Tuesday, September 23, 2014

Golden Gate Canyon State Park: Raccoon Trail

Distance: 2.7 miles round trip
Elevation: 9,313 ft - 8,889 ft (starts high)
Elevation Gain: 475 ft (cumulative)
Bathroom at Trailhead: Yes
Dogs: On Leash (State Park)
Date Hiked: 17 August 2014

View from Panorama Point, the start of the Raccoon Trail in Golden Gate Canyon State Park
I took my parents on a road trip to Golden Gate Canyon State Park near Golden CO on sunny summer day in the hopes of taking them on a short walk before picnicking. While the Raccoon Trail is one of the "easiest" trails in the park, it turned out to be too rocky and steep for the parental units.

Heading down from the deck
The trail begins to smooth out
For the able bodied, however, the Raccoon Trail is a pleasant, if rough, jaunt through varied terrain that is mostly trafficked by families or campers in one of the nearby campgrounds. If you hustle, you can complete it in an hour and still have time to break open the chips and dip.

Junction with the Mule Deer Trail
Emerging from the trees
The Raccoon Trail starts near the wooden deck at Panorama Point, a popular place for weddings, picnics, or fall color leaf-peeping. From this deck visitors can gaze at the Continental Divide all the way from Longs Peak in the north to Pikes Peak in the south.

Grasses and open skies take over
Taking a right turn to head back up the hill
From the deck, the trail descends sharply through a tall coniferous forest and over a series of eroded rocks. At 0.68 miles is the junction with the Mule Deer Trail, which is one of the longest trails in the park. The junctions in the park are well marked with clear names, animal track icons, and laminated maps indicating your location. By this point the trail had smoothed out significantly and I could  have driven a golf cart up the path.

The uphill climb is very eroded in parts
Junction at the top with the Mule Deer Trail. Route goes to the right.
A short distance beyond this point the trail changes microclimates as it begins to parallel a drainage. The trees disappear and thick grasses intrude while the humidity soared. At 1.4 miles is a spur heading off the Reverend's Ridge Campground. The area was so overgrown I almost missed it. The Raccoon Trail continues straight before making a sharp right turn and and heading steeply uphill on another rocky, eroded segment. This area was particularly bad and looked like it might have been damaged in the September 2013 floods.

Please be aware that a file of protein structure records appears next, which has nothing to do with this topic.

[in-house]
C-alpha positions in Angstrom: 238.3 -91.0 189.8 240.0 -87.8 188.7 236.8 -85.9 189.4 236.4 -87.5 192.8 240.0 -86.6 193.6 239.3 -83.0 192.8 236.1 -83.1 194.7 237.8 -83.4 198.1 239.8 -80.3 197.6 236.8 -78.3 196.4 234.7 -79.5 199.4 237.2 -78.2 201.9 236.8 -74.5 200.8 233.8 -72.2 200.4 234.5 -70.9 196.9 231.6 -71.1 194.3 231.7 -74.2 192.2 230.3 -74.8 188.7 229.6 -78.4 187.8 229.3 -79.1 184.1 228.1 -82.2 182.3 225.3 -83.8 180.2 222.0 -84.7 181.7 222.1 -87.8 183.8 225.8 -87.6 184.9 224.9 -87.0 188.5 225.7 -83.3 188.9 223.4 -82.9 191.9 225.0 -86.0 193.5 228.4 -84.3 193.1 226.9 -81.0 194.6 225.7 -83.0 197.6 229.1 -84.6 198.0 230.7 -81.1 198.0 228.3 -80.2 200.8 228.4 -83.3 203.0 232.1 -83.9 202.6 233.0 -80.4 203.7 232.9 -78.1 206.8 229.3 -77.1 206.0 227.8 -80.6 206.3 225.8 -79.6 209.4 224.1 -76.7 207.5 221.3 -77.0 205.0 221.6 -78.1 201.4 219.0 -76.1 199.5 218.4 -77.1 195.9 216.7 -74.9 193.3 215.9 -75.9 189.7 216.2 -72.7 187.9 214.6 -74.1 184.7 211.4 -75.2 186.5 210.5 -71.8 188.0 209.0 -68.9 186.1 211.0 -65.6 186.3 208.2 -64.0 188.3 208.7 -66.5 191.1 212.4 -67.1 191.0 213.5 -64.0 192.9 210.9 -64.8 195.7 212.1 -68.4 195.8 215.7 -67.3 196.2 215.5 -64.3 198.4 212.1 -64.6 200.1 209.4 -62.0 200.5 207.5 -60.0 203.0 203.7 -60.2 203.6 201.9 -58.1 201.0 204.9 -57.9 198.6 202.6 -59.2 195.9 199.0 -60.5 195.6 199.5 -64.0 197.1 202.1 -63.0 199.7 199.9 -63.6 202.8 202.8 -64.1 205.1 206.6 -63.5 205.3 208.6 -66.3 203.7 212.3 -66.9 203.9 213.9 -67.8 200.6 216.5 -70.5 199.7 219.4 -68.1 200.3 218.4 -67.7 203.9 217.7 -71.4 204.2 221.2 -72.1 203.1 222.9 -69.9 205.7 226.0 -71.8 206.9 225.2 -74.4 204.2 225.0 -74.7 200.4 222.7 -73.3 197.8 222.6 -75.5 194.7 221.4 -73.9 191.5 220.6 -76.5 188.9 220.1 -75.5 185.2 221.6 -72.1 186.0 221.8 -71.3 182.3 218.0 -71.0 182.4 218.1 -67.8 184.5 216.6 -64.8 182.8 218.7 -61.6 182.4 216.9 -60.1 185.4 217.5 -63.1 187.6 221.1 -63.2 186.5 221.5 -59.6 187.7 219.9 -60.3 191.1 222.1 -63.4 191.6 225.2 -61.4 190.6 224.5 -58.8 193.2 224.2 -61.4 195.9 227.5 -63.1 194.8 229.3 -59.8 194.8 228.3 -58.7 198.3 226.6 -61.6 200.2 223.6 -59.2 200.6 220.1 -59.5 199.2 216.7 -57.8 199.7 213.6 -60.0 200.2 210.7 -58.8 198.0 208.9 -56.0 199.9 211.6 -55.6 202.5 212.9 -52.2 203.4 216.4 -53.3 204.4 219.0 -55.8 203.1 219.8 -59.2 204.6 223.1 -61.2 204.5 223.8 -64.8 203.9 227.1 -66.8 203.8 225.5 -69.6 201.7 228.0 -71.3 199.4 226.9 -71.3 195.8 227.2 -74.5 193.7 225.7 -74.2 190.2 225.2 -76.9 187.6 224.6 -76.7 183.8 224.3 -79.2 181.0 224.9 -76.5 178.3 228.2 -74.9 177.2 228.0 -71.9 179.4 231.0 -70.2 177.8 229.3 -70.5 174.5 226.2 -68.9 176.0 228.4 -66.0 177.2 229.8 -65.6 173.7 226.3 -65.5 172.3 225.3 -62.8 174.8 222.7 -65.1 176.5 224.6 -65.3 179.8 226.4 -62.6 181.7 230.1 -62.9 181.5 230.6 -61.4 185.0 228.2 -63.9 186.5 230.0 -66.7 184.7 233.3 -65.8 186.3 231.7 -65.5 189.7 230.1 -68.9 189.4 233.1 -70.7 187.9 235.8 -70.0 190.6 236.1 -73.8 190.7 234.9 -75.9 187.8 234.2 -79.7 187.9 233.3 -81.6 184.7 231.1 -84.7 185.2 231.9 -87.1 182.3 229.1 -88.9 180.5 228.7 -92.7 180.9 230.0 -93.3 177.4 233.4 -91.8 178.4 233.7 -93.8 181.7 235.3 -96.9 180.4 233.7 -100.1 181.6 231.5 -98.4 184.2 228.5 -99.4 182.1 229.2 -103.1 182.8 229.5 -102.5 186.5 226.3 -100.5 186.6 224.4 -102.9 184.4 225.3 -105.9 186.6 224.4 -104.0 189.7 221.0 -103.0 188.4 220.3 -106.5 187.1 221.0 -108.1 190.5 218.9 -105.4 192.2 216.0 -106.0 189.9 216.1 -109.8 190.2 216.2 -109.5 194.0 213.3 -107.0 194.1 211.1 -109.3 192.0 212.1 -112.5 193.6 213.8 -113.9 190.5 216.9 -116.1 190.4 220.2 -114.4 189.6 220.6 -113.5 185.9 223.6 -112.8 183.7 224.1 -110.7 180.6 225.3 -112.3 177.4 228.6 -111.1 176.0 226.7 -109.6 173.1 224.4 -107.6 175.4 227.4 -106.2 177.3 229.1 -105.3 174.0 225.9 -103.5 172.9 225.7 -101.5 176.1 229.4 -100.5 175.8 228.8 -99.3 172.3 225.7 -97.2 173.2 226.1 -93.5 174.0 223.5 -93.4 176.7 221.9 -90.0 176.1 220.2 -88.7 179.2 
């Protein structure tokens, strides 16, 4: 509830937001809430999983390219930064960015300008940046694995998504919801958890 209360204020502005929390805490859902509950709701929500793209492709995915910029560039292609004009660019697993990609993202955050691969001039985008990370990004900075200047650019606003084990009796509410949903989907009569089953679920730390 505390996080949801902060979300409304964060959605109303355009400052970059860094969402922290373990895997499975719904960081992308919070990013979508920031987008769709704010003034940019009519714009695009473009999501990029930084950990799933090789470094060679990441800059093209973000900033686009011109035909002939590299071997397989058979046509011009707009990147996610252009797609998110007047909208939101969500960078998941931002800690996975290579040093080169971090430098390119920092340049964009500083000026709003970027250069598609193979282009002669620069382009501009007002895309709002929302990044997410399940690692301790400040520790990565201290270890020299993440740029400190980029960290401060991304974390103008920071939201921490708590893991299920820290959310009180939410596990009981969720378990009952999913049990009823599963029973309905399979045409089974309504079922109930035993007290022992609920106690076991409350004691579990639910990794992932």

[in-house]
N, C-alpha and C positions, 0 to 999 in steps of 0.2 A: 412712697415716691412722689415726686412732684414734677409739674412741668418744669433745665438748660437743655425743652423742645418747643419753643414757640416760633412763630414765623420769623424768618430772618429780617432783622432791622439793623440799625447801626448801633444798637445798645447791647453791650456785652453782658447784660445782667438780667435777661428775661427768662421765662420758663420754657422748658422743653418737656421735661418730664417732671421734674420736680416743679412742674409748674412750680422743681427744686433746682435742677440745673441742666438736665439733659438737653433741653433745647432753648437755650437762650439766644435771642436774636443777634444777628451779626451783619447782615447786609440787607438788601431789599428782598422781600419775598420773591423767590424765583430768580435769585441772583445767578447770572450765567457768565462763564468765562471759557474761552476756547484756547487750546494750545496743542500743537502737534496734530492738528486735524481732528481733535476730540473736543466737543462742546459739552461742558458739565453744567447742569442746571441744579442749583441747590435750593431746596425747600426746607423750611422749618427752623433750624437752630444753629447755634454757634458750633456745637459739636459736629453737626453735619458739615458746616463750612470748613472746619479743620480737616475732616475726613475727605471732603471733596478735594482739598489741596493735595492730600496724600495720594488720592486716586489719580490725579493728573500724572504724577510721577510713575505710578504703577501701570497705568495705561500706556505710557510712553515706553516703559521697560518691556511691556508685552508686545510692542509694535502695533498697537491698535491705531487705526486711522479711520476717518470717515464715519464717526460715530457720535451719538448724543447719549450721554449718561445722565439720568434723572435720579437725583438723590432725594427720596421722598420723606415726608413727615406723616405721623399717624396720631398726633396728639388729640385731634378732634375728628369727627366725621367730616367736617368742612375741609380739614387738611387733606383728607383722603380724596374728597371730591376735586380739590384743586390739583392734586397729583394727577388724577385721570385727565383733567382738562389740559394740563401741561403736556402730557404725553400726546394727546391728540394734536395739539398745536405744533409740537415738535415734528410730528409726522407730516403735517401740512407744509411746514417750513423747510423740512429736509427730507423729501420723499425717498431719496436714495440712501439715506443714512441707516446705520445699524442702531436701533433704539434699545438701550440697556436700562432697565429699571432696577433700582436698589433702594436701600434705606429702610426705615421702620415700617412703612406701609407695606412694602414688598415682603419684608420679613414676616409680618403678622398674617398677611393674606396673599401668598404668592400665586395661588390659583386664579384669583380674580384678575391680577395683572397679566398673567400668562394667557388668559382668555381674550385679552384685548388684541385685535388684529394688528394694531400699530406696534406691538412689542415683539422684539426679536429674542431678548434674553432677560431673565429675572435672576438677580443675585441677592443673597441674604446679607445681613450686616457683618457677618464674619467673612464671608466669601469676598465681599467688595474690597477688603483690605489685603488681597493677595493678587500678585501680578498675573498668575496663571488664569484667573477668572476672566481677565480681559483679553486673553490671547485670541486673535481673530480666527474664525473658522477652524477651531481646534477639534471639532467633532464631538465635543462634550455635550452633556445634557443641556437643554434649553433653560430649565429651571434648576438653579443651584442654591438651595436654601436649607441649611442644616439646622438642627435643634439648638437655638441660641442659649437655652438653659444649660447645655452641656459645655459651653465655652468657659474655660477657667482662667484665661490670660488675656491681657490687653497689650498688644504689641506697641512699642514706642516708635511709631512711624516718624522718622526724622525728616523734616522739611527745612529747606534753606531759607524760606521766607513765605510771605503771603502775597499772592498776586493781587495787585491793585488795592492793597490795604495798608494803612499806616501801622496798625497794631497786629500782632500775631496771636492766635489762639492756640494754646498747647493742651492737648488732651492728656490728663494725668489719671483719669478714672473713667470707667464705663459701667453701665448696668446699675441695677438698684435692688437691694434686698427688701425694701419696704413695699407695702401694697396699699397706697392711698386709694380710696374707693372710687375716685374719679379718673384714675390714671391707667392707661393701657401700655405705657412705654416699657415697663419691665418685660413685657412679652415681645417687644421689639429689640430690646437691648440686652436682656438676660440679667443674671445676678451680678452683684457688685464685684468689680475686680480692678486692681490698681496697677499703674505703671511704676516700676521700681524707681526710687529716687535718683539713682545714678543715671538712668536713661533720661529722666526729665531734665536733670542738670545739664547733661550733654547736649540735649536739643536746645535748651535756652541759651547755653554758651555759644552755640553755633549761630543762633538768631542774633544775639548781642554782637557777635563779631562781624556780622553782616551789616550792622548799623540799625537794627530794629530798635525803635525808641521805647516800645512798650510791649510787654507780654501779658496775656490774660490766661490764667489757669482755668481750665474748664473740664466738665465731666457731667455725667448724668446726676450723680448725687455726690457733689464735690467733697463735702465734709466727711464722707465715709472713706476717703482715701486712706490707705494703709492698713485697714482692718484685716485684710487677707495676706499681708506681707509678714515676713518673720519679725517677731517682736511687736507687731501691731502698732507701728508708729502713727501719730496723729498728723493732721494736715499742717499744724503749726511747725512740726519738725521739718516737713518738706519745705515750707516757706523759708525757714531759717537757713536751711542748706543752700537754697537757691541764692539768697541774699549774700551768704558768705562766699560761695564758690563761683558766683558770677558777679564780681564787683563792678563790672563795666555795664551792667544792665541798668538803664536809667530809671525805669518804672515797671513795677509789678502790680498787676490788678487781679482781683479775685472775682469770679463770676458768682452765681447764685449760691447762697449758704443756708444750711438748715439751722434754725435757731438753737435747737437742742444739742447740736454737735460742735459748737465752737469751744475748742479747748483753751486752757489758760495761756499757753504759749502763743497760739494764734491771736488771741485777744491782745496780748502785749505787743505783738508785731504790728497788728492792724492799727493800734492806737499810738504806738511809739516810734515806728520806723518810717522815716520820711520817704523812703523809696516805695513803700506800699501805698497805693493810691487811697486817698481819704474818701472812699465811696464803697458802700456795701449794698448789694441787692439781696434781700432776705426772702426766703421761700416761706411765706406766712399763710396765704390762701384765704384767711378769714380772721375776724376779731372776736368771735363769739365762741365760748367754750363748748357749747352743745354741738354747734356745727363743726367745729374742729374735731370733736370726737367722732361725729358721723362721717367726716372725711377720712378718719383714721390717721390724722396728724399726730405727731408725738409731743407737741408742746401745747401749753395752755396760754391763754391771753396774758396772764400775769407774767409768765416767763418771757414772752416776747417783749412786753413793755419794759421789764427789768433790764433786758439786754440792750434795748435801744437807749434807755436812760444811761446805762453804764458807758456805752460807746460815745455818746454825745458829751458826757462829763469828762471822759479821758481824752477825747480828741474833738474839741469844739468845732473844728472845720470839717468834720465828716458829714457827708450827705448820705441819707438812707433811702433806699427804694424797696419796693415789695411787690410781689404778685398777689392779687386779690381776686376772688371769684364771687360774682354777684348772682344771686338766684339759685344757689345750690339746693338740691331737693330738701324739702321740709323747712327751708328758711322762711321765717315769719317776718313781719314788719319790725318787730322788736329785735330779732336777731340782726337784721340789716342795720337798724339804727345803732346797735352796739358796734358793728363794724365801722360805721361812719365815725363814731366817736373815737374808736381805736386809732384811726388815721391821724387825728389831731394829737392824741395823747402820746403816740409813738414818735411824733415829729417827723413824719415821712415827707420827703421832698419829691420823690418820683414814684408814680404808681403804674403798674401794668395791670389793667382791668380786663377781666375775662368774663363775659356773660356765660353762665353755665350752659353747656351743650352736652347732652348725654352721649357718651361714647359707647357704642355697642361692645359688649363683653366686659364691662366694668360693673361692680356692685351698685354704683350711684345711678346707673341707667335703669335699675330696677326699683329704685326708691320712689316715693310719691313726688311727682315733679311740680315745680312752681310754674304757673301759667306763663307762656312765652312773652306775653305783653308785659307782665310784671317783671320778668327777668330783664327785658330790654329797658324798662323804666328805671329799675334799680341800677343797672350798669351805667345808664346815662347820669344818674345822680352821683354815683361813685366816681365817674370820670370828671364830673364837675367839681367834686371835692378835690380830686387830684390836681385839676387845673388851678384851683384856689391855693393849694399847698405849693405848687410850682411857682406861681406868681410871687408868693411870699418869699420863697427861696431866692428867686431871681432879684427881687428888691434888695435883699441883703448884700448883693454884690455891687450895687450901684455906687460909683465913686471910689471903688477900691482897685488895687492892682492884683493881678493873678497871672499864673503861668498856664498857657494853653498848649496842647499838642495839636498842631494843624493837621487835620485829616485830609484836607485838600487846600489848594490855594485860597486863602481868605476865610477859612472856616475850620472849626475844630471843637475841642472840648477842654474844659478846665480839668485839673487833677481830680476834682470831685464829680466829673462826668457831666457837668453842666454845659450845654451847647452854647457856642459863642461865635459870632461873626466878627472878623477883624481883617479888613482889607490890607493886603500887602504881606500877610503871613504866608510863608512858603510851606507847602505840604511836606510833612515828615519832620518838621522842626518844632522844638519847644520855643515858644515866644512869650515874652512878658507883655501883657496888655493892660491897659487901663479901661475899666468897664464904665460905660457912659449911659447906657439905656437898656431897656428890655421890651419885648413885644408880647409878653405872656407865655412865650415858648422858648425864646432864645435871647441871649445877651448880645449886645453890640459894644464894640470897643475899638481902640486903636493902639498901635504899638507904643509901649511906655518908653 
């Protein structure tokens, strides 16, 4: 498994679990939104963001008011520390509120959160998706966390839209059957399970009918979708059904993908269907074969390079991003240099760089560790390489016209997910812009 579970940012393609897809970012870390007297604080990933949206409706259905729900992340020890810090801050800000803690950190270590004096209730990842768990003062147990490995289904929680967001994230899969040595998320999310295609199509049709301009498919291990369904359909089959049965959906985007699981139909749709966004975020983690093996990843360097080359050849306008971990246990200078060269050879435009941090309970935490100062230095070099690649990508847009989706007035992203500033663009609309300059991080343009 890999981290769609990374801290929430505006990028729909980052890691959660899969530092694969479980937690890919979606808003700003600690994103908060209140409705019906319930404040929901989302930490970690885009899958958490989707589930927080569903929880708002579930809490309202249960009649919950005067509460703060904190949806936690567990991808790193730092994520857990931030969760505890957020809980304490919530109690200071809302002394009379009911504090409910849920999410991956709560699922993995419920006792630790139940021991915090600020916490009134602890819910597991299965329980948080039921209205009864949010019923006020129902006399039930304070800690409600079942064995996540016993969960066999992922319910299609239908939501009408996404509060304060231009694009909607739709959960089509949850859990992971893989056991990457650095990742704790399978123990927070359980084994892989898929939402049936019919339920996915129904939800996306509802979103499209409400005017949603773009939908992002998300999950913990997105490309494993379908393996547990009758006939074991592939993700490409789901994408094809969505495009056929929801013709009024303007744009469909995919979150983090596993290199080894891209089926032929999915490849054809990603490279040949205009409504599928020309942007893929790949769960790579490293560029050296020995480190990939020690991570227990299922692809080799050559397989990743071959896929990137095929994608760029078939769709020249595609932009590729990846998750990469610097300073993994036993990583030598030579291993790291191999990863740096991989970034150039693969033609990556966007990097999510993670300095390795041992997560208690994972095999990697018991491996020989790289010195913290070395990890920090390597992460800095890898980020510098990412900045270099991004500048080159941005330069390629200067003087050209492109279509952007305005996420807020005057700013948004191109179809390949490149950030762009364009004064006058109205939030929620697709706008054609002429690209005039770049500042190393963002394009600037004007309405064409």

The best part of the trail, is the last segment along a shelf with stellar views.
This Golden-mantled Ground Squirrel (learn more about these colorful denizens of the forest) wanted to join the party but we said no to feeding the animals.  Besides, I don't share that well!
The hectic ascent moderates slightly until another junction with the Mule Deer Trail (at 2.2 miles). From this point on the route follows a shelf with large rocks and occasional views of the Continental Divide. It comes out in the parking lot near the bathrooms, but technically crosses the pavement back to the deck.

While my parents could not do the trail, I managed to scurry along without them. By the time I returned to the parking area, they had already set up lunch on one of the many picnic tables scattered in the trees. The pine needles were sun-kissed, giving off that vanilla aroma that so reminds me of my childhood in the Sierra Nevadas. While short, the Raccoon Trail is a pleasant diversion. Bring along a lunch, linger, and lounge. There are few worse ways to spend a sunny, summer afternoon.

Tuesday, September 9, 2014

Mallory Cave

Distance: 3.2 miles round trip
Elevation: 6,109 ft - 6,817 ft
Elevation Gain: 934 ft (cumulative)
Bathroom at Trailhead: Inside NCAR